Europe’s hail storms hit insurers with $4.7 bln bill
Long-term Policy. Europe’s offshore wind surge did not happen by accident. The simple and strong message from industry leaders was plain: The only way a country (or a state) can develop a strong offshore wind industry is through a long-term policy in favor of offshore wind. Public officials and private sector representatives emphasized that targets committing to build large installations in stages over a twenty-year period have created the industry in Europe and are essential. The U.S. approach so far — hit or miss, on-again off-again policy — will not work. The European experts all warned against such a self-defeating approach. The UK and Germany have had fairly stable policies to promote offshore wind for about 20 years. Unlike in the U.S., Europe has a consensus in favor of offshore wind despite changes in governments. A Commercial Industry, Not R&D. The key issue in Europe is how to get projects to scale, to co-locate multiple gigawatt projects, to raise billions of dollars. The talk there is not about more research, although that is happening. Instead, the industry walks and talks like a serious commercial sector poised for greater growth, unlike in the U.S.
On August 6 a hail stone measuring 11.9 cm was recovered near Stuttgart, Germany, the largest ever to be preserved in Europe, Willis said. Dirk Spenner, managing director at Willis Re said the size of the insured loss reflects both the extreme size of the hail stones and the affluence of the areas affected. “The hail storms hit a number of affluent areas, and so the property that they damaged – such as cars and housing – was worth a considerable amount of money,” he said. @yahoofinance on Twitter, become a fan on Facebook Related Content Chart Your most recently viewed tickers will automatically show up here if you type a ticker in the “Enter symbol/company” at the bottom of this module. You need to enable your browser cookies to view your most recent quotes. Search for share prices Terms Quotes are real-time for NASDAQ, NYSE, and NYSEAmex when available. See also delay times for other exchanges . Quotes and other information supplied by independent providers identified on the Yahoo! Finance partner page . Quotes are updated automatically, but will be turned off after 25 minutes of inactivity. Quotes are delayed at least 15 minutes. All information provided “as is” for informational purposes only, not intended for trading purposes or advice. Neither Yahoo!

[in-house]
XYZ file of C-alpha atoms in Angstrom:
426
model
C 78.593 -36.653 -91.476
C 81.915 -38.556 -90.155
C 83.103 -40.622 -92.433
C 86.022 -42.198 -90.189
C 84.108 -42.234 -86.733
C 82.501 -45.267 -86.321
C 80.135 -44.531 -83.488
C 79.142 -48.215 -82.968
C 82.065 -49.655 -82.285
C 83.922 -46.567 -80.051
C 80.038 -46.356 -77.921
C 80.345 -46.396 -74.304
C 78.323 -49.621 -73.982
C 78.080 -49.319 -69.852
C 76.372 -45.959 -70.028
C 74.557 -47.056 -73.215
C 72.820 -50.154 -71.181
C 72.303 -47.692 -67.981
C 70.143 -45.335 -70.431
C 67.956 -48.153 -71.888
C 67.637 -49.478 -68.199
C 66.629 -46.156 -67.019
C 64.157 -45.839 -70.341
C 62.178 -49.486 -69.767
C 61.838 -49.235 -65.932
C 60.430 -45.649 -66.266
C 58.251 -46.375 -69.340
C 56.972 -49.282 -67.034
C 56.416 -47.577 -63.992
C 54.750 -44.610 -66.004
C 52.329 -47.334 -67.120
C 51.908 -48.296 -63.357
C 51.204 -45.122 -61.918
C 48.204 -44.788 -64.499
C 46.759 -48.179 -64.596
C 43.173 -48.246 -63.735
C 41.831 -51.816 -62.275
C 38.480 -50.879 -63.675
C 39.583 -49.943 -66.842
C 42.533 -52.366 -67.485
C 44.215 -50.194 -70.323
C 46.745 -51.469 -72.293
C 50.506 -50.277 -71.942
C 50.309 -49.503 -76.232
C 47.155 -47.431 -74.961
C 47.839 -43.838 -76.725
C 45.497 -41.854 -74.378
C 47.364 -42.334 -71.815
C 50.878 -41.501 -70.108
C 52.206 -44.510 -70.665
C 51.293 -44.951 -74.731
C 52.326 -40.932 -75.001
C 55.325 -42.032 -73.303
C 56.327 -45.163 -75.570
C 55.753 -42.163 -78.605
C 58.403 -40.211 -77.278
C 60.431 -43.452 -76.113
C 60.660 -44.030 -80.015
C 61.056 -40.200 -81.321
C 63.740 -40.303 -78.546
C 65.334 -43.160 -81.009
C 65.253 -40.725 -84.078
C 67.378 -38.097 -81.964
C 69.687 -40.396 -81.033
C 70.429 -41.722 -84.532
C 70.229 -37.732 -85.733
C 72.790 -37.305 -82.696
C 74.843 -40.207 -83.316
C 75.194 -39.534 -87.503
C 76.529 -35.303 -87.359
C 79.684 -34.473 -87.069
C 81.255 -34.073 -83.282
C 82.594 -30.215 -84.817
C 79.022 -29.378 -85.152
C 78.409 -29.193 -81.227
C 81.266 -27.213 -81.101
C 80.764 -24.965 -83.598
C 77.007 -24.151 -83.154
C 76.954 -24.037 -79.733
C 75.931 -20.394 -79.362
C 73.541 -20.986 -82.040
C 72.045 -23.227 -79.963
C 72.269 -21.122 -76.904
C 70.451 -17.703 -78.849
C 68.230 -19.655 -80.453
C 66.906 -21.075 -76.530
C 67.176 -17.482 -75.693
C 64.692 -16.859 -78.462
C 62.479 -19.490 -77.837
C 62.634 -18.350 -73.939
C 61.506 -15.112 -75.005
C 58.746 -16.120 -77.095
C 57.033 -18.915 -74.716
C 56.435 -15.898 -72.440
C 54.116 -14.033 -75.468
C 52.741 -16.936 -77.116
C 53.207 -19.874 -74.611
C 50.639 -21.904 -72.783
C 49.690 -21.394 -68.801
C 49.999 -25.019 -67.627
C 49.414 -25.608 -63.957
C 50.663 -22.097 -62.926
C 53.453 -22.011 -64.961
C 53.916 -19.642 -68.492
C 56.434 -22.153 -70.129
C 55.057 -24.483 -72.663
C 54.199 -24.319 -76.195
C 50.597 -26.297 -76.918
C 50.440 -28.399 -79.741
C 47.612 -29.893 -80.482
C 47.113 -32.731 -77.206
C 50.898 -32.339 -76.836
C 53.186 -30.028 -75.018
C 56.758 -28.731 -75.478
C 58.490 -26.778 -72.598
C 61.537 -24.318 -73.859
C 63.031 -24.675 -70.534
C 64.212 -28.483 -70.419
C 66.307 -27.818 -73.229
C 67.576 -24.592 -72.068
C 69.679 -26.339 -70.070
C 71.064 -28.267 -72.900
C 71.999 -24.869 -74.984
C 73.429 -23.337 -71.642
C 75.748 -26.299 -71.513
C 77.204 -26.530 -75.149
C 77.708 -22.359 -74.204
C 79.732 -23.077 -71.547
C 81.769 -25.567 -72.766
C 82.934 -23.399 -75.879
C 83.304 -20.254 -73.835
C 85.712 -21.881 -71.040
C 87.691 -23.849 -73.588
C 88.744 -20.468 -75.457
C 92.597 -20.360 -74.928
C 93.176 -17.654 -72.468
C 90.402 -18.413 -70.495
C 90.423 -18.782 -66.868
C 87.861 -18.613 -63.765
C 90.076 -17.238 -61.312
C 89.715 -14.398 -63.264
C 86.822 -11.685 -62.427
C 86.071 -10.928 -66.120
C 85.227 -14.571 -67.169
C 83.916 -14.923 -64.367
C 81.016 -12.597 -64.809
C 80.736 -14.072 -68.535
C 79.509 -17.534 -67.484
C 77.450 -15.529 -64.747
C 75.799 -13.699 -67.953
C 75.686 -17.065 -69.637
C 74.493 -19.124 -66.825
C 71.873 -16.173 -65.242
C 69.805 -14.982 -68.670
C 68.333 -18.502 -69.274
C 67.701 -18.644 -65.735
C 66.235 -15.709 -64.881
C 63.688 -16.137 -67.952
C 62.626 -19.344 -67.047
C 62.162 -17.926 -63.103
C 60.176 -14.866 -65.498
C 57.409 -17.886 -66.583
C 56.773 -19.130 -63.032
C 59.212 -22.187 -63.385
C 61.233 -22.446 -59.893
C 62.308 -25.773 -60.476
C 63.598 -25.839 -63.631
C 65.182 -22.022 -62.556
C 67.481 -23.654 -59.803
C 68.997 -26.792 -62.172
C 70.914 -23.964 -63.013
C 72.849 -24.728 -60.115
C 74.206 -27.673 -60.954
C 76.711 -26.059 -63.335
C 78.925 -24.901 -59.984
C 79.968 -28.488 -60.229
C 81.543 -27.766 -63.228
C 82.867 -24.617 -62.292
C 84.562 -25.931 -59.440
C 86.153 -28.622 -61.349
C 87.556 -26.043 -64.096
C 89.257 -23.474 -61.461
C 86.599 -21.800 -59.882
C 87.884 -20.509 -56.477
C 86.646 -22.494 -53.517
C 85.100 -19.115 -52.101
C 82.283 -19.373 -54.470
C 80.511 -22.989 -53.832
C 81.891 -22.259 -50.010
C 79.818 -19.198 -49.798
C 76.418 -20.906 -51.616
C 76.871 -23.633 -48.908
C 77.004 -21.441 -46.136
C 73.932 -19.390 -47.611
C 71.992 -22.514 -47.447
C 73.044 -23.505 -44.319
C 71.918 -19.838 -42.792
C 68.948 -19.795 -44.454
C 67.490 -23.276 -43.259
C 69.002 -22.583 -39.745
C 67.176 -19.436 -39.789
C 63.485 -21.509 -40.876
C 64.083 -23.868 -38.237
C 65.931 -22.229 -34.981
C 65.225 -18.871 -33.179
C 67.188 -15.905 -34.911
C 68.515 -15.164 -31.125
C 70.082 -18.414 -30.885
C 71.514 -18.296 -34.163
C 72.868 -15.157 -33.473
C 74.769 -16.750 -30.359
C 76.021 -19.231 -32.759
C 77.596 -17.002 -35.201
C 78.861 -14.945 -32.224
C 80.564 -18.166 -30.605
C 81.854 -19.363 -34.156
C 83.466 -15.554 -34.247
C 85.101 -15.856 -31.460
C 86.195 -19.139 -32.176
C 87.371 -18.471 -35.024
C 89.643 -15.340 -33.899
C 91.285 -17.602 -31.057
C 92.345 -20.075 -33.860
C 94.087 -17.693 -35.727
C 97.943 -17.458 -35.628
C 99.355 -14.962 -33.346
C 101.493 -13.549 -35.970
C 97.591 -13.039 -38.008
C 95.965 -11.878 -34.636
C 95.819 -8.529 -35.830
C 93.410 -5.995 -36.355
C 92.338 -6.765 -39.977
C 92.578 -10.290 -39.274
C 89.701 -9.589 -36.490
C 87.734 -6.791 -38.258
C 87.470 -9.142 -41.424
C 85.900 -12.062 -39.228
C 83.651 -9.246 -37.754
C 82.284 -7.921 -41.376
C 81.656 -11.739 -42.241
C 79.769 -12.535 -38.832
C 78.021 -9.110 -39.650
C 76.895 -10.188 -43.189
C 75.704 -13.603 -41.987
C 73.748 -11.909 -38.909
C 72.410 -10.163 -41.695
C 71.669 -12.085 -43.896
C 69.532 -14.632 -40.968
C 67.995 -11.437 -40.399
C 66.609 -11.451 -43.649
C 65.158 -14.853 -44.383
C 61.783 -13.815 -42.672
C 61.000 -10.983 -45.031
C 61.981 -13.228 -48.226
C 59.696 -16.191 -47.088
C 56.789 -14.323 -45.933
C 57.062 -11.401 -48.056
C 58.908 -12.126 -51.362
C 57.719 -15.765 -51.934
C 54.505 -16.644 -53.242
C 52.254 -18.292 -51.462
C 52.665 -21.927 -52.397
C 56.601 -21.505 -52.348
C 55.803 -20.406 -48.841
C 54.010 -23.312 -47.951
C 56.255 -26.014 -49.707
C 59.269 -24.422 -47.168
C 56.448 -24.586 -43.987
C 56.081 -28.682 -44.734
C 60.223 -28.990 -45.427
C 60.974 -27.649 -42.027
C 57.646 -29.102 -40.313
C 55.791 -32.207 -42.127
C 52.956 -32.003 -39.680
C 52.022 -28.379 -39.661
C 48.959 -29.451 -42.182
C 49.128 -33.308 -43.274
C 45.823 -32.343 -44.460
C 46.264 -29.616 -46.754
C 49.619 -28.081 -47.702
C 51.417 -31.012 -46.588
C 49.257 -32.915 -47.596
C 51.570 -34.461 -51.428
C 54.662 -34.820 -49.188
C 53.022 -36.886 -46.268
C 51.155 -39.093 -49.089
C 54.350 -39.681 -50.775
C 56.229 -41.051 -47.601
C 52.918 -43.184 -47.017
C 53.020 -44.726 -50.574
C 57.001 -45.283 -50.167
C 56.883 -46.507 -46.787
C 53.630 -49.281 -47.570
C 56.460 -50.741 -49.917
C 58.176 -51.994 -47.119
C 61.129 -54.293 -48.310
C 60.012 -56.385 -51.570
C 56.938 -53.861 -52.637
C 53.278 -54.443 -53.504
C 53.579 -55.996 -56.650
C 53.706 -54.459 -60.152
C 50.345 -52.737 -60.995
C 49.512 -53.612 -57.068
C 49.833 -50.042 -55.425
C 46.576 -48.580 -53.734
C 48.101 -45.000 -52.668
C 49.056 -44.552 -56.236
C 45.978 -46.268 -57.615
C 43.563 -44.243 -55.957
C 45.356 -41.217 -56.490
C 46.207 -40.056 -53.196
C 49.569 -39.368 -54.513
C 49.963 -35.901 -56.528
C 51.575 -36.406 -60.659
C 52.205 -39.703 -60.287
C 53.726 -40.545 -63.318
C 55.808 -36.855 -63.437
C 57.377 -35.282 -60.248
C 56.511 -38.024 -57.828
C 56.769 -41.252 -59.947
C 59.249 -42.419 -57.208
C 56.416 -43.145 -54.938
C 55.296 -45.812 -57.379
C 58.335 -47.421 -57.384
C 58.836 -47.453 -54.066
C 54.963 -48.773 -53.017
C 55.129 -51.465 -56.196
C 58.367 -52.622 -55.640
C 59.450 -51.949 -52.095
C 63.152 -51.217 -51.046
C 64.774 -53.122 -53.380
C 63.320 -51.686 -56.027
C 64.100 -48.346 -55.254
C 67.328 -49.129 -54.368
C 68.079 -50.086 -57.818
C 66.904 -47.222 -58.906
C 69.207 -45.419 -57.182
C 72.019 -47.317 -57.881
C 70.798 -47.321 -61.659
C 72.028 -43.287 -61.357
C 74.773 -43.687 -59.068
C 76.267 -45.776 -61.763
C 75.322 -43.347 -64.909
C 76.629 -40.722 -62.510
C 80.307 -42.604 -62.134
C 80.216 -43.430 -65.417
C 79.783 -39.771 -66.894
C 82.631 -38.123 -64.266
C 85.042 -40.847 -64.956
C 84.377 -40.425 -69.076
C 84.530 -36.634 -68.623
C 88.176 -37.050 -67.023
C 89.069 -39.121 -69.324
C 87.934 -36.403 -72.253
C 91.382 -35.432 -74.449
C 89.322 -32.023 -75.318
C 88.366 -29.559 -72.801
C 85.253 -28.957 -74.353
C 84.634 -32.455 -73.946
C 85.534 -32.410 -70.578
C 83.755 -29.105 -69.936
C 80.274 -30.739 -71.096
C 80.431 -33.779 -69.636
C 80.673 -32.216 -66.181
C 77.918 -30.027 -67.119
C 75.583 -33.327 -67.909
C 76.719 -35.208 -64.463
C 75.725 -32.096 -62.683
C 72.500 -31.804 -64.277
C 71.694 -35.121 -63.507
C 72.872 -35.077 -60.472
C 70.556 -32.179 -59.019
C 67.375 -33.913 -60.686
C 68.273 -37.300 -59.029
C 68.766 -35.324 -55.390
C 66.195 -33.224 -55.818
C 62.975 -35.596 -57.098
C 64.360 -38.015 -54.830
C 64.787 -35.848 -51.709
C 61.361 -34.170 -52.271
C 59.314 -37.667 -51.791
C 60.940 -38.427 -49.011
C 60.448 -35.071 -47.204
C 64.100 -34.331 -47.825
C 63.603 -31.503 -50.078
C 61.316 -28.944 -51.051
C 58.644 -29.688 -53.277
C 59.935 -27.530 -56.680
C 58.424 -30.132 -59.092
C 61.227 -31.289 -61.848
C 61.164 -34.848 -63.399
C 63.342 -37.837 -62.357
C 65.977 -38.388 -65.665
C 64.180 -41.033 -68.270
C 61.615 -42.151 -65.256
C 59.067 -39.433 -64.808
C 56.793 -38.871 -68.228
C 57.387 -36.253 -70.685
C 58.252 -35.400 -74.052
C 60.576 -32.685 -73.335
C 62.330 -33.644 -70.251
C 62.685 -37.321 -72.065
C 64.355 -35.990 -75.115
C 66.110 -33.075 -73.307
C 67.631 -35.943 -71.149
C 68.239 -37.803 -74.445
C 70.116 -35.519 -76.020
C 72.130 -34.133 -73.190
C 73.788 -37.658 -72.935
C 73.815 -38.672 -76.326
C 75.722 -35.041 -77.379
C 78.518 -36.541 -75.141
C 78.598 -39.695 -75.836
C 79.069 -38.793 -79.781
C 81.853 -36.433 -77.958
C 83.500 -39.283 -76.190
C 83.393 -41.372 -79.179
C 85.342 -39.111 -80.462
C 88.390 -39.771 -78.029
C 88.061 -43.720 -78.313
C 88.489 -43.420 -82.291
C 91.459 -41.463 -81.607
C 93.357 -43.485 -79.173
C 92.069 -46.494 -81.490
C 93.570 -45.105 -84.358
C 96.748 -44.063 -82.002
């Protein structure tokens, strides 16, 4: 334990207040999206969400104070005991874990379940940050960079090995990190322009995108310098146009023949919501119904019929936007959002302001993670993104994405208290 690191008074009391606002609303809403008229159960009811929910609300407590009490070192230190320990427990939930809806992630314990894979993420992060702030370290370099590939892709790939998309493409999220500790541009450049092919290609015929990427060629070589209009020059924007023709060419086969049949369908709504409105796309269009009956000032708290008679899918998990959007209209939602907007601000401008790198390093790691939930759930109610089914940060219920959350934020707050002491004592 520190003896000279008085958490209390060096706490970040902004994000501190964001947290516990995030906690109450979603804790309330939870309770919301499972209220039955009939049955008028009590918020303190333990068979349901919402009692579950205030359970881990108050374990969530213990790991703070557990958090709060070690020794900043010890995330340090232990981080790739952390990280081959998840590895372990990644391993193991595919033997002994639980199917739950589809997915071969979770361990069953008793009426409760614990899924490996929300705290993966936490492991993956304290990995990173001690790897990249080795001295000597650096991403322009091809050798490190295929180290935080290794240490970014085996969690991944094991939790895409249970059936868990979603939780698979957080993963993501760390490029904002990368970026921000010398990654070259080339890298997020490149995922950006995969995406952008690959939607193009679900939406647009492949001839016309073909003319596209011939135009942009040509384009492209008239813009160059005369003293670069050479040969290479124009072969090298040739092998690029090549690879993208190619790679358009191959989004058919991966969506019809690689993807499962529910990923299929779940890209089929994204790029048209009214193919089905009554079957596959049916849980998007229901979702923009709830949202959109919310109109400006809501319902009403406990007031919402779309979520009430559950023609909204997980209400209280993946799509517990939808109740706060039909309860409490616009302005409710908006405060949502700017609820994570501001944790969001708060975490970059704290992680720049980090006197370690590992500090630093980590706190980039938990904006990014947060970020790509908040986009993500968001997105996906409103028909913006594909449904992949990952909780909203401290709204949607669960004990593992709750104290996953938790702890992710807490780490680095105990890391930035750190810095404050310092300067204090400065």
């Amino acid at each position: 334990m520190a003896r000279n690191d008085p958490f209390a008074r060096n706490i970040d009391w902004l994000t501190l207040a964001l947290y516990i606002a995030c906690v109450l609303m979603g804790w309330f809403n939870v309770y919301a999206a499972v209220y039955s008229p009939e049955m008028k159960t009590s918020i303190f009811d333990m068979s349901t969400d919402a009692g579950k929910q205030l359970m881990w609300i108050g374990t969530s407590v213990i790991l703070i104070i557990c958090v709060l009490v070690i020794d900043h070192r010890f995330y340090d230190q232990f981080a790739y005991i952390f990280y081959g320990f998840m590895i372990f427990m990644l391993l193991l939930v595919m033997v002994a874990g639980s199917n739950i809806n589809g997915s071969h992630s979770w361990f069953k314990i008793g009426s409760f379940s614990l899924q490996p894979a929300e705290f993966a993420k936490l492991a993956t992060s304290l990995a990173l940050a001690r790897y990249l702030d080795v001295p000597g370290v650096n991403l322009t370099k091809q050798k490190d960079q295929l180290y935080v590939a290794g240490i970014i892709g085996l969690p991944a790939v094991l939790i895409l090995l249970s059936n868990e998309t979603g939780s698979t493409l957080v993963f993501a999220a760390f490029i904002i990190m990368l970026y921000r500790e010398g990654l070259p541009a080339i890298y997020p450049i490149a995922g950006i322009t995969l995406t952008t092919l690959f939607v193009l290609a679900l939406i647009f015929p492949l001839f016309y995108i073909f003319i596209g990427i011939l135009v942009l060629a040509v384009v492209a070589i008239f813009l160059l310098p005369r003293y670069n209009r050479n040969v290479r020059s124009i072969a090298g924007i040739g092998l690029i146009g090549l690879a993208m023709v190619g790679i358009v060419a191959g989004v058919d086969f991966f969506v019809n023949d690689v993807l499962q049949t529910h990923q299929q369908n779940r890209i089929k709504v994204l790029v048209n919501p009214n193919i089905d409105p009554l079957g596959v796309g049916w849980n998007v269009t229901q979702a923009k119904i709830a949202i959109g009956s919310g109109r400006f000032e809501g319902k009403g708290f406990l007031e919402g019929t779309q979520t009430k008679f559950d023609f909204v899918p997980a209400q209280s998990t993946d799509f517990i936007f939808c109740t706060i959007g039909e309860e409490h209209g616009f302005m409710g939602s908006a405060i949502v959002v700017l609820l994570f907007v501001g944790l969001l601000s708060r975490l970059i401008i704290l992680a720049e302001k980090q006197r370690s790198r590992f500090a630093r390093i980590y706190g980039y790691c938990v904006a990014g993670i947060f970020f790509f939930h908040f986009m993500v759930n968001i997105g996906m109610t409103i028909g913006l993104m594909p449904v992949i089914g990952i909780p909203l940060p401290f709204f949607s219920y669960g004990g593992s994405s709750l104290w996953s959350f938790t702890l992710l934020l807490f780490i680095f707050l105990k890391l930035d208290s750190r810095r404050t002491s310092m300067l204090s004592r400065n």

September 30, 2013 10:55 AM PDT (Credit: Josh Miller/CNET) As you might expect, new research out today shows that Android is Europe’s favorite smartphone OS by a wide mile. But Windows Phone is turning into a serious contender. According to figures out Monday from researchers Kantar WorldPanel ComTech, Android featured on just over 70 percent of smartphones sold in the three months up to August across Europe’s five biggest markets: Great Britain, France, Germany, Spain, and Italy. Equally unsurprisingly, iOS is in second position with 16 percent of the smartphone market in Europe — a year over year rise of around two percentage points for both operating systems. Windows Phone, meanwhile, continues to grow its share in the five countries, hitting 9.2 percent — around double its 5.1 percent share for the same period last year. The jump has been fueled by significant gains in the three major European markets: France, Germany, and Great Britain. In the latter, its share has risen from 4.5 percent a year ago to 12 percent today, while in Germany it’s grown from 3.8 percent to 8.8 percent — the first time it’s hit double-digit share in either country. In Germany, that puts Windows Phone only one percentage point behind iOS in market share. Related posts 15 more must-see iPhone 5S slow-motion videos “Windows Phone’s latest wave of growth is being driven by Nokia’s expansion into the low- and midrange market with the Lumia 520 and 620 handsets. These models are hitting the sweet spot with 16- to 24-year-olds and 35- to 49-year-olds, two key groups that look for a balance of price and functionality in their smartphone,” Dominic Sunnebo, strategic insight director at Kantar Worldpanel ComTech, said in a statement. And despite recent turbulence and a proposed $7.2 billion takeover by Microsoft, Nokia, Windows Phone’s main hardware champion, is growing its own market share across some of Europe’s biggest markets. (Nokia accounted for four in five of all Windows Phone device sales across the five markets.) For the three months to the end of August, Nokia bagged 7.8 percent of all smartphone sales, up from 6.9 percent a year ago, inching up on third-place Sony, whose share stands at 8.2 percent, a slight rise over a year ago. LG is also seeing something of a comeback, increasing its European share to 6.1 percent from 2.1 percent a year ago. Following its recent troubles , BlackBerry’s share has seen the biggest dip in Europe, falling from 5.8 percent of all smartphones sold in the five markets to 2.4 percent today.